George Lantz, a thrifty man, settled in the township in the early 1900s and went on to become a very successful farmer. His children were William, Jacob, John, David, Peter, George, Susan Ann, and Maria.
Peter Demorest settled in Lafayette in 1790, his farm was later inhabited by his son, Gilliam Demorest. Samuel Ingersoll, an early settler, a farmer by occupation belonged o the same family as the renowned Robert G. Ingersoll, of Illinois.
Capt. Abram A. Richards, a well-known merchant in Lafayette, was one of the early arrivals in the village. He had five children, — Elisha, Hiram, Jane, Hester, and John.
John Kaltz a Dutchman and David Hopkins were two early settlers engaged in farming pursuits. The ‘Hopkins corner’ was named after the successful David Hopkins. Capt. John Snyder was actively involved in the affair of the township and lived on a land that was later occupied by Joseph Vought.
Hazlet Slater was one of the first landlords in town owning two farms and a hotel. George Sharp moved to Lafayette from New Jersey and died at the home of his son, Morris Sharp. Charles Mackerley who came to Lafayette in 1839, was responsible for many advancements in the township.
During its early development days, the Lafayette township had many farms on the highways that were converted into taverns. Predmore’s tavern was a prominent tavern and a popular resort for the traveling public. This house became famous in 1819, owing to the murder of a peddler named Francis Nichols.
In 1828 a hotel was opened in the village of Lafayette by Hugh McDonald. Located at the south corner of the crossroads, this hotel served as a central point of the hamlet. In 1835, it was sold to Hazlet Slater, who became the landlord. Later he constructed a large frame edifice, of which he was the popular Boniface. The building was henceforth used for public entertainment services.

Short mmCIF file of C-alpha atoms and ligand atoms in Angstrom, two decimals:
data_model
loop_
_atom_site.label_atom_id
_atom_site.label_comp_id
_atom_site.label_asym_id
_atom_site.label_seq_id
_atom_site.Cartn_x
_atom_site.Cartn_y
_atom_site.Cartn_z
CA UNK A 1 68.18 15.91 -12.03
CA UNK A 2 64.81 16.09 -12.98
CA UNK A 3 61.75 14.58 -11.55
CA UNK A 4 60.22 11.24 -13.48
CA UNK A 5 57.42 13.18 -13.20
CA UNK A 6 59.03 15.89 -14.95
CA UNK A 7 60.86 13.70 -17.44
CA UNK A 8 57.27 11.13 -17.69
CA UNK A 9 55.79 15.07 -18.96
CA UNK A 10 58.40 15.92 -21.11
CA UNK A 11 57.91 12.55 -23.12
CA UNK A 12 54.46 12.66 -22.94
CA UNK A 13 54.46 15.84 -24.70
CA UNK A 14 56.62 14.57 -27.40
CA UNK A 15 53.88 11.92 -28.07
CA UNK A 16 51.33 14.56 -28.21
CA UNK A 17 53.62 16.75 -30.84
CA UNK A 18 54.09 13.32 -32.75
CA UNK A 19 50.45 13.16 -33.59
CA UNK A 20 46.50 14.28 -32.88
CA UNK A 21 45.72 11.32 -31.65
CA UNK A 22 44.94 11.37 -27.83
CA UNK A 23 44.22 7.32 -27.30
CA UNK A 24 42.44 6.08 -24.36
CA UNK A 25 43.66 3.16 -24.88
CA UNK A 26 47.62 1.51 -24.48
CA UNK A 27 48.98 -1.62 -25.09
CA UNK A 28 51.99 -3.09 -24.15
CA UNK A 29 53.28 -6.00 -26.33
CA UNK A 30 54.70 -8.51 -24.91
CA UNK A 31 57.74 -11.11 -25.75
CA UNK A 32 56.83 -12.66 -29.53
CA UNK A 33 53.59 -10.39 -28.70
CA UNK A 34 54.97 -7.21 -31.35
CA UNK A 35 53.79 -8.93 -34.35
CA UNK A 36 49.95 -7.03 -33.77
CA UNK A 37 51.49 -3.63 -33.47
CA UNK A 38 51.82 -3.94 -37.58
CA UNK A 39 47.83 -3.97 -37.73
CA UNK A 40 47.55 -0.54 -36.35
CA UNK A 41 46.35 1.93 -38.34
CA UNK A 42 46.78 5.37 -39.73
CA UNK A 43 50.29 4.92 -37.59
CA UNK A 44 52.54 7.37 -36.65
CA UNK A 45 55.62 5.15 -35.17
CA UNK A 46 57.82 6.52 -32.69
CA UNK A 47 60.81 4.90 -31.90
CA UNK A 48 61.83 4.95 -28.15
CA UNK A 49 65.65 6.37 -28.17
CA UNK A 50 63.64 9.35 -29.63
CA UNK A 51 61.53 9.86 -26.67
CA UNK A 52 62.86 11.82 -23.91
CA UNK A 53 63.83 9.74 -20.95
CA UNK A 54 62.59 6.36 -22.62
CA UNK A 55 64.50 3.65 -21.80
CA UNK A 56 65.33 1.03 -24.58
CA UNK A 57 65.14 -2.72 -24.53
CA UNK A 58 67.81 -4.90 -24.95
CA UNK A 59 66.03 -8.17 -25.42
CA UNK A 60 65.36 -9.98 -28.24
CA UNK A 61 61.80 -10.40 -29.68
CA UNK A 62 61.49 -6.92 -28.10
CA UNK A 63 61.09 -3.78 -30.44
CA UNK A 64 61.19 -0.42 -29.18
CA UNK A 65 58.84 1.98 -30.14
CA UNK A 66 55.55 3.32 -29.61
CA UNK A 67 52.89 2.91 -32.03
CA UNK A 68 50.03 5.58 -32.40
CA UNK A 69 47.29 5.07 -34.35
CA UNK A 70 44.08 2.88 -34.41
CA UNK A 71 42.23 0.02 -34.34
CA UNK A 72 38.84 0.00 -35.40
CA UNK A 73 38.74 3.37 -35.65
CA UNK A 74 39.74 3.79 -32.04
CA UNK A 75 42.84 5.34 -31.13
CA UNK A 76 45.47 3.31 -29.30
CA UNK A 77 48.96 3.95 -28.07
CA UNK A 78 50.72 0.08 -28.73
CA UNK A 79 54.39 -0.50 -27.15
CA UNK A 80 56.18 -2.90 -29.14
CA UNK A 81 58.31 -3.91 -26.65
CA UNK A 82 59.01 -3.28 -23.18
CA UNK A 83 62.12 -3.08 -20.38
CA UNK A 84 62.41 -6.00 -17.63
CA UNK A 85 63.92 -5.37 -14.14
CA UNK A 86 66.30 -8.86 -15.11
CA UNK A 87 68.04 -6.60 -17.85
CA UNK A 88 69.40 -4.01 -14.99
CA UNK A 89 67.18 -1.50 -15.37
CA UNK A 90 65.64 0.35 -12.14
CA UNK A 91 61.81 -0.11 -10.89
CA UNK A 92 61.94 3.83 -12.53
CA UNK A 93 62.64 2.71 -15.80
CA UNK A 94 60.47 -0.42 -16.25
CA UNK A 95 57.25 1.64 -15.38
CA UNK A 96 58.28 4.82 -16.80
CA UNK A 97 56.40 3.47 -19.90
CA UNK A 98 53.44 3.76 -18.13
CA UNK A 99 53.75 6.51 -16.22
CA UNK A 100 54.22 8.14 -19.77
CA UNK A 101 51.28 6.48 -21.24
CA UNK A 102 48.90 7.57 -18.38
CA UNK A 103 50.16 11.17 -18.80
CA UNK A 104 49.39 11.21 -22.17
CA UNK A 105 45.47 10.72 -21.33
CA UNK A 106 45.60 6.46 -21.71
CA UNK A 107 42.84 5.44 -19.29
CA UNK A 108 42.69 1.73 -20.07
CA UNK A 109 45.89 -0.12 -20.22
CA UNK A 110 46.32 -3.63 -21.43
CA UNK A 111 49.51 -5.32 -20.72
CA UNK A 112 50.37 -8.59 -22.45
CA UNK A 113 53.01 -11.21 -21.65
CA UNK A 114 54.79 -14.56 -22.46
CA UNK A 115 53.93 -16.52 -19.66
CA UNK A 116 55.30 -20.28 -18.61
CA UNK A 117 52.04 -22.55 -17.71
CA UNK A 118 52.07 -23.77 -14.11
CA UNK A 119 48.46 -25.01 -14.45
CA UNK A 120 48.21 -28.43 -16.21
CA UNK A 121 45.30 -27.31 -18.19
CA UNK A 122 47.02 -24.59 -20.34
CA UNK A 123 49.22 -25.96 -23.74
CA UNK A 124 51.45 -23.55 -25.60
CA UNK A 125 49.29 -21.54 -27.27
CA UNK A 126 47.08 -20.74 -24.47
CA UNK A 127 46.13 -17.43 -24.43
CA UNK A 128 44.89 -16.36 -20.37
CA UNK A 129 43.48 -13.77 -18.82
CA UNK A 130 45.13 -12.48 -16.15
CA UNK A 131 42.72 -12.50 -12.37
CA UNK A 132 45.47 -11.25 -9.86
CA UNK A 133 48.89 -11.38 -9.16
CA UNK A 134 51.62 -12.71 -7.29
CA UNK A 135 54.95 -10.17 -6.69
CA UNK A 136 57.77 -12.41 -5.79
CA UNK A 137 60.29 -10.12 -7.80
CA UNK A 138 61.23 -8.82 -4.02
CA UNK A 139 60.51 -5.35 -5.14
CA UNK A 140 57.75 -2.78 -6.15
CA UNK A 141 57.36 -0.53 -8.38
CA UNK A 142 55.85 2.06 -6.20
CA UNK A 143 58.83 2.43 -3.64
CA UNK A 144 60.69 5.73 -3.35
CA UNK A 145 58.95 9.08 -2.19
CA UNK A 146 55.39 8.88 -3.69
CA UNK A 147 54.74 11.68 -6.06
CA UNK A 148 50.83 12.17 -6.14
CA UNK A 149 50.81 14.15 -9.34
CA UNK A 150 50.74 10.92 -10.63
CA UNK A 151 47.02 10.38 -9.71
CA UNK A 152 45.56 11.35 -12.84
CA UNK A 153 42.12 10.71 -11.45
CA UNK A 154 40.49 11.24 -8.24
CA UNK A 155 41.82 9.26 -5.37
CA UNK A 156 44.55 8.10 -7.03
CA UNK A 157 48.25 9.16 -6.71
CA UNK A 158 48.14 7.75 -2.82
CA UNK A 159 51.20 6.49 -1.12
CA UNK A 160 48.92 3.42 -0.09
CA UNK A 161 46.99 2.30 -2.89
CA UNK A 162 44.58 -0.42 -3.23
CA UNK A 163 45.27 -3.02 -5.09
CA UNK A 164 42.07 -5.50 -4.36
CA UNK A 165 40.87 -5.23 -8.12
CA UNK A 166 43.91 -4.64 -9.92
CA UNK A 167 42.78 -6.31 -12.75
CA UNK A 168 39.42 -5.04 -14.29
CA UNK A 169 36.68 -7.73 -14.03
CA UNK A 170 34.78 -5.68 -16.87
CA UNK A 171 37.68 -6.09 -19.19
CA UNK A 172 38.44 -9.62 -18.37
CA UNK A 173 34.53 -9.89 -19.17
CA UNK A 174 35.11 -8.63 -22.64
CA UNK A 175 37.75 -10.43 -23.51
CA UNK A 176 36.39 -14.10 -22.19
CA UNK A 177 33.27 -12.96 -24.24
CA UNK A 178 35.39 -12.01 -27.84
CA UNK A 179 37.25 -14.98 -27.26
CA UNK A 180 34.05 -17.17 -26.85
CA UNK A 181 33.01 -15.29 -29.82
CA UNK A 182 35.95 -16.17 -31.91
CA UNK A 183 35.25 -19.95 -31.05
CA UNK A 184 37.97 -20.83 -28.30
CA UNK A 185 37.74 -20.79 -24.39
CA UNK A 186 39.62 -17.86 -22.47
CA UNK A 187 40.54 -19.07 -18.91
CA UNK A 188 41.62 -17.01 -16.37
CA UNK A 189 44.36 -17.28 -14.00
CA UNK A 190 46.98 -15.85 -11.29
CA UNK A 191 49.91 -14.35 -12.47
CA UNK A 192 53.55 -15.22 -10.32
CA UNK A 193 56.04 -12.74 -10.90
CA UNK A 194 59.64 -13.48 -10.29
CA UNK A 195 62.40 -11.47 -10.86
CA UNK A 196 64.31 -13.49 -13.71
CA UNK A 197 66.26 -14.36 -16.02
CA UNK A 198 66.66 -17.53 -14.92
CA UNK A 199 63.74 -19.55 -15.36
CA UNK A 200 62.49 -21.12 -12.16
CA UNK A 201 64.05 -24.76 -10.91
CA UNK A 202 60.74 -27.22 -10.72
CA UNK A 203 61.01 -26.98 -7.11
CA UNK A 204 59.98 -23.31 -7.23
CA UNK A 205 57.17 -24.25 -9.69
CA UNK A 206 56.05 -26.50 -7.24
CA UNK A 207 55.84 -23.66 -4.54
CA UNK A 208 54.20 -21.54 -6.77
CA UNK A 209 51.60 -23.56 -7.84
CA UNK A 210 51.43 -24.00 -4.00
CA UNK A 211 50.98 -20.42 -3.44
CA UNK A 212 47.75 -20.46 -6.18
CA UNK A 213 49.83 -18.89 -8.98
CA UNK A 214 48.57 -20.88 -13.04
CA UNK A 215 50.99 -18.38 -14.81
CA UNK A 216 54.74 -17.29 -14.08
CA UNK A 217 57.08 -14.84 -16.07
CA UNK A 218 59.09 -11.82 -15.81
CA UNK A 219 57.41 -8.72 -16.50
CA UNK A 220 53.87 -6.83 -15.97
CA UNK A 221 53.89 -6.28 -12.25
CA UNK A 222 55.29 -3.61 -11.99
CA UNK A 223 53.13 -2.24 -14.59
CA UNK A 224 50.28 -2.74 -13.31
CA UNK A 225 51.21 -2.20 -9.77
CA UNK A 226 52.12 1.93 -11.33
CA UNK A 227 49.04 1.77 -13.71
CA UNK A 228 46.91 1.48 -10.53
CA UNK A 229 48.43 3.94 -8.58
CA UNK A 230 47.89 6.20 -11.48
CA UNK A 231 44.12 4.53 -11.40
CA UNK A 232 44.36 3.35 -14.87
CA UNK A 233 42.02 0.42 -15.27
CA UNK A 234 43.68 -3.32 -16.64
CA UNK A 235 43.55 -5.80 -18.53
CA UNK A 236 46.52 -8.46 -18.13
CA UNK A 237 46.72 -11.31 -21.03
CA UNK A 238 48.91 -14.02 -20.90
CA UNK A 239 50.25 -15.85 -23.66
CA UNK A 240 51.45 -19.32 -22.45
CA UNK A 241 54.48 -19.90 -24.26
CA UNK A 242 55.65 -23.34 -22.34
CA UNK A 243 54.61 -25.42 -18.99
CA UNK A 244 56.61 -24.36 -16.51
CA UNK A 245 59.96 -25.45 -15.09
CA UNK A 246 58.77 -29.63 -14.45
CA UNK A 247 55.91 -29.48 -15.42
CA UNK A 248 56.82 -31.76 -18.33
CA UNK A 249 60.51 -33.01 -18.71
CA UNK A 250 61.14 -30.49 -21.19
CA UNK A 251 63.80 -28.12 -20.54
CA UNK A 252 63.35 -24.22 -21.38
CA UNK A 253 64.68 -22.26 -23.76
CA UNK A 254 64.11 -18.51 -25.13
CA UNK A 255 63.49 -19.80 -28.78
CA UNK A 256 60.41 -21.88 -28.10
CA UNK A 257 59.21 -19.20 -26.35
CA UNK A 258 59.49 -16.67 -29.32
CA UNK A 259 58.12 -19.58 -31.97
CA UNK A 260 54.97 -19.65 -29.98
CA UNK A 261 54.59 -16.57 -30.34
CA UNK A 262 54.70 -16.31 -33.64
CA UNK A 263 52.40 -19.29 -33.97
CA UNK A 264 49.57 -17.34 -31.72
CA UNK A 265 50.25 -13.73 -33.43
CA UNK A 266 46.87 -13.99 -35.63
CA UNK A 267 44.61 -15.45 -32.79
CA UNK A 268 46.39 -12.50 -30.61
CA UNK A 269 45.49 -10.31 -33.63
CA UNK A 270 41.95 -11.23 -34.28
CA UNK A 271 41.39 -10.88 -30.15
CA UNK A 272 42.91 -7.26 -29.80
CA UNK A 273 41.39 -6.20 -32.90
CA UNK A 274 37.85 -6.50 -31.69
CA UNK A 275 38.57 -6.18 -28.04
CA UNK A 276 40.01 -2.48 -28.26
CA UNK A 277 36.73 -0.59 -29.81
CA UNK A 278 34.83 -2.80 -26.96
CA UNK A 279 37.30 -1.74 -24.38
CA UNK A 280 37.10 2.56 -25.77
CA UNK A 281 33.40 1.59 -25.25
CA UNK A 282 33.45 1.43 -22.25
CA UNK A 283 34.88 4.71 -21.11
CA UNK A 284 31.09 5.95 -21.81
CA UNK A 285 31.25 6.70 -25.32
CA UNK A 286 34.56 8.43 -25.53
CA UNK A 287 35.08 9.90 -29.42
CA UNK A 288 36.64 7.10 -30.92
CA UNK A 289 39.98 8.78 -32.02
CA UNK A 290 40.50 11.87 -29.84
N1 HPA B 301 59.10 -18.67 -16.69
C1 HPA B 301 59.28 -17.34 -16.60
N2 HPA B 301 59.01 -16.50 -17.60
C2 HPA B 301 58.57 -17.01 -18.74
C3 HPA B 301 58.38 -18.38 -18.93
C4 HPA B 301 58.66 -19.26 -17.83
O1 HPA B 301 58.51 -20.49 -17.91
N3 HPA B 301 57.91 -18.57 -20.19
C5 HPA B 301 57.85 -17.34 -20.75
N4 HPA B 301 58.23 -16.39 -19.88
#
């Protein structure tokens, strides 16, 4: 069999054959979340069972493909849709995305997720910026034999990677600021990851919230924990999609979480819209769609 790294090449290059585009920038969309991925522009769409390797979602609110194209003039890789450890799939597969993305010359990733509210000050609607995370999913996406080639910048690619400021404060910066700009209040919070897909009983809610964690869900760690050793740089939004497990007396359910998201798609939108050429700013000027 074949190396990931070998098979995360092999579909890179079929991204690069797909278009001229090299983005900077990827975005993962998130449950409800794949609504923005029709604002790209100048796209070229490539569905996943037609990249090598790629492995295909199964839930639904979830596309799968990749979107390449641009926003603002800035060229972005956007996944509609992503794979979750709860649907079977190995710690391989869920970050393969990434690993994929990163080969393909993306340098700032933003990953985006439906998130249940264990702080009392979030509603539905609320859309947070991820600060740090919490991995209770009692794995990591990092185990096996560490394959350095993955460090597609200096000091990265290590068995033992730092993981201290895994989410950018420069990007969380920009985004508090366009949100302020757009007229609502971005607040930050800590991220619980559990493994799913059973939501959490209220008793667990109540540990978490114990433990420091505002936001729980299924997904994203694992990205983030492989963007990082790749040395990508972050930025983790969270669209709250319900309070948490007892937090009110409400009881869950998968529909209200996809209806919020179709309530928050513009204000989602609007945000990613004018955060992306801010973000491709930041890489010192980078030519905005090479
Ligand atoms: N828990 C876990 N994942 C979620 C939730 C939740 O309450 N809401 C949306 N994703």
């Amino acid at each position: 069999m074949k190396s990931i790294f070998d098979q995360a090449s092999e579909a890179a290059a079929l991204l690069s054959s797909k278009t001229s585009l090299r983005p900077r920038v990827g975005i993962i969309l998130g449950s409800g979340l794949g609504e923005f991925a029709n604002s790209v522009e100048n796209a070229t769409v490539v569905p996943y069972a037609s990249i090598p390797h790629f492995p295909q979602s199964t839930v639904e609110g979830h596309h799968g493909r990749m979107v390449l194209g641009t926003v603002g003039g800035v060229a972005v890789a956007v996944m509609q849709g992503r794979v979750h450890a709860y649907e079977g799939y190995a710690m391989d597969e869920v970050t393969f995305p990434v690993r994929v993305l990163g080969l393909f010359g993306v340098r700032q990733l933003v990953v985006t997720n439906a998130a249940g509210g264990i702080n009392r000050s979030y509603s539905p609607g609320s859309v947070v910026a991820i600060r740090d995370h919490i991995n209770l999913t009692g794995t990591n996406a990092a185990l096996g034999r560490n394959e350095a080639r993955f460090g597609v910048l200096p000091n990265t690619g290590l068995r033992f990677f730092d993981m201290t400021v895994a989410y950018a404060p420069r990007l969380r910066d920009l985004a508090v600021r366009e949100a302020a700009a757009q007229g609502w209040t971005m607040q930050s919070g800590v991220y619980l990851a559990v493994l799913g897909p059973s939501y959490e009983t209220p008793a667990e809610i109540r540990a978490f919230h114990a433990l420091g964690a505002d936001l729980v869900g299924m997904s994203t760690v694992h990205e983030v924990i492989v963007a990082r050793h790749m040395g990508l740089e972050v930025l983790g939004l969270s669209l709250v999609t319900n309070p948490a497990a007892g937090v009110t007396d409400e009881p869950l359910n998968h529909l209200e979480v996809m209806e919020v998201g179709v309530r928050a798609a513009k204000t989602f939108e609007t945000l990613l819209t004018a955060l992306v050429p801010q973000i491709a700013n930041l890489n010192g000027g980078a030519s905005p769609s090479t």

The Old Mill- The old log mill changed several hands of ownership before coming into the possession of a Widow Nyce, who sold it to Robert and Samuel Price, and they to John Price, as per a deed recorded in the archives of Sussex County. John Price constructed a house near the new mill, and that was later purchased by the late William Armstrong.
In 1820, the mill went into the possession of James Ludlum who carried out some reconstruction in 1822. He built a new frame mill with three runs of stone. Parts of the foundation of the log mill remained visible quite recently. Ludlum also constructed a distillery near the mill, which existed till recently.
The property passed to Richard R Morris from Ludlum and was then transferred to Northrop, Jr., in November 1885. Northrop built the storehouse that existed to date. After he died in 1846, William Armstrong of Frankford township, became the proprietor.
In 1858, William Armstrong 1858 sold the entire estate with water power including the mill, distillery, store-house, and about ten acres of the land, to his son Obadiah P. Amstrong and Thomas Kays. The old dam was demolished and the present one was built along with a new mill, by Messrs. Armstrong & Kays in 1859. Mr. Kays disposed of his interest to Dr. Franklin Bmitli in 1860, which he turned to Obadiah P. Armstrong, in 1864. The old mill was later run as a foundry that used water power and manufactured all kinds of machinery for milling purposes.
The old foundry was established in 1830 by Jonathan Owens. The foundry, for many years, was run by Alexander Boyles, who conducted very enterprising business until 1842. After many succession of changes, the foundry was owned by Messrs. Collver & Huston.
Gustin’s corner was a mercantile store run by George Gustin. It was situated at the crossroads on the old turnpike leading to Sparta and was undoubtedly the spirit of the town. Later, he lived in a house adjacent to the mercantile store site.
The years 1838 to 1842 hold special significance for the thriving of business activities in Sussex County. During this time Alexander Boyles conducted business at the ‘old foundry’ before mentioned, employing 40 men and sometimes even more. There were three stores, two in Upper and one in Lower Lafayette, two flouring and grist-mills, a clover-mill, a saw-mill, a distillery, blacksmith-shop, etc.